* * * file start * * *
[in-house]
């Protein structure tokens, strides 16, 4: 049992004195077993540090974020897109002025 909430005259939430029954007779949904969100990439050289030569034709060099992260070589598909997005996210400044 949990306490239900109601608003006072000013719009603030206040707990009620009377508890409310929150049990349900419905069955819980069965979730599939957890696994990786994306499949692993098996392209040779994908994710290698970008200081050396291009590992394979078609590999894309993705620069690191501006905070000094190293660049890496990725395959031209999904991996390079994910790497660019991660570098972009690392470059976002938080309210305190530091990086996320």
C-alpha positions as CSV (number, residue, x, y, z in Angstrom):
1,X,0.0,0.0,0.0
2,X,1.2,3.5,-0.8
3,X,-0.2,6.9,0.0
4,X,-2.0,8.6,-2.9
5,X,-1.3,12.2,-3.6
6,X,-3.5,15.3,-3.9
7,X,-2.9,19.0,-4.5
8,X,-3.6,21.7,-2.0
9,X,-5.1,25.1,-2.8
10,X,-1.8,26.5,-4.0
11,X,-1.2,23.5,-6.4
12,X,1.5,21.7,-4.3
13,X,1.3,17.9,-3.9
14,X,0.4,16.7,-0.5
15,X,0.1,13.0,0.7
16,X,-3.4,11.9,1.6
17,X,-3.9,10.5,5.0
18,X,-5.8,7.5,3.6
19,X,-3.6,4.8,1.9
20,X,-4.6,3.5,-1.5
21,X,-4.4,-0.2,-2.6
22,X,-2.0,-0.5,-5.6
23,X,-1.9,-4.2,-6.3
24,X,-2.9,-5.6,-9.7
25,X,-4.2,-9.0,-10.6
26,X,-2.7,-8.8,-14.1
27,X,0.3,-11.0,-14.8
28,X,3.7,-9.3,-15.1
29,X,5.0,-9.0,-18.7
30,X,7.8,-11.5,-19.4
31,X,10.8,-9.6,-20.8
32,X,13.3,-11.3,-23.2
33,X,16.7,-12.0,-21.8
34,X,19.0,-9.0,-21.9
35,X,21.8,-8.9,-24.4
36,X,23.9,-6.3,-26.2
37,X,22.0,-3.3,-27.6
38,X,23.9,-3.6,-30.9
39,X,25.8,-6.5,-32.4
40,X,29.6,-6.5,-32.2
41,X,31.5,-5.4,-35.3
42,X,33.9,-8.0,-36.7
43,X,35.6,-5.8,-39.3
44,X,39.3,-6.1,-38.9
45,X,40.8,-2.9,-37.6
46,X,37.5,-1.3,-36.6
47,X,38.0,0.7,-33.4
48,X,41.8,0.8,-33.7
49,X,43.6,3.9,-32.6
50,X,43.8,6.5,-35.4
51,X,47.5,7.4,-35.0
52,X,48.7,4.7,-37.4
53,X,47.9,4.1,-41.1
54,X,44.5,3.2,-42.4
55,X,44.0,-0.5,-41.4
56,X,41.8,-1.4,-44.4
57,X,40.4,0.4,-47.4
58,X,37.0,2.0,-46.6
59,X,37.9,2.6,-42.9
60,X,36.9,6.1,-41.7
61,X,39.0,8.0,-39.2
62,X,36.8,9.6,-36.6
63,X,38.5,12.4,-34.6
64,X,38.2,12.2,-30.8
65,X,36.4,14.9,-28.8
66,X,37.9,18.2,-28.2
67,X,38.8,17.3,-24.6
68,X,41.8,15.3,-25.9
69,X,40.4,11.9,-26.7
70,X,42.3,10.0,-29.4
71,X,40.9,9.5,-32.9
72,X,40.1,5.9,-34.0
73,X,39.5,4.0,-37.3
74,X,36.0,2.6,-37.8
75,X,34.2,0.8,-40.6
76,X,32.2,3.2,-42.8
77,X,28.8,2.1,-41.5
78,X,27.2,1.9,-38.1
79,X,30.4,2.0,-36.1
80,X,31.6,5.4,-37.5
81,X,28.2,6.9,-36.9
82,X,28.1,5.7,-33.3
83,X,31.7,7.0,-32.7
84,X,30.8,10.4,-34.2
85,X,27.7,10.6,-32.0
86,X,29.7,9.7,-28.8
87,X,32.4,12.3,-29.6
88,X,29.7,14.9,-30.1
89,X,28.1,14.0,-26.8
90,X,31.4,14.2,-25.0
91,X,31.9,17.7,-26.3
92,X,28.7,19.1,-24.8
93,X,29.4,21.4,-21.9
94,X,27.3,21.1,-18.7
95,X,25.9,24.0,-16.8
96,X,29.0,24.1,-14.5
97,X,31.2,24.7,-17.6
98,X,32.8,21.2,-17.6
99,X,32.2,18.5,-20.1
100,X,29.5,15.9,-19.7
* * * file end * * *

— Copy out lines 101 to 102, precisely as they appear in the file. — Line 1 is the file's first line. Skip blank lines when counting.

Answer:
98,X,32.8,21.2,-17.6
99,X,32.2,18.5,-20.1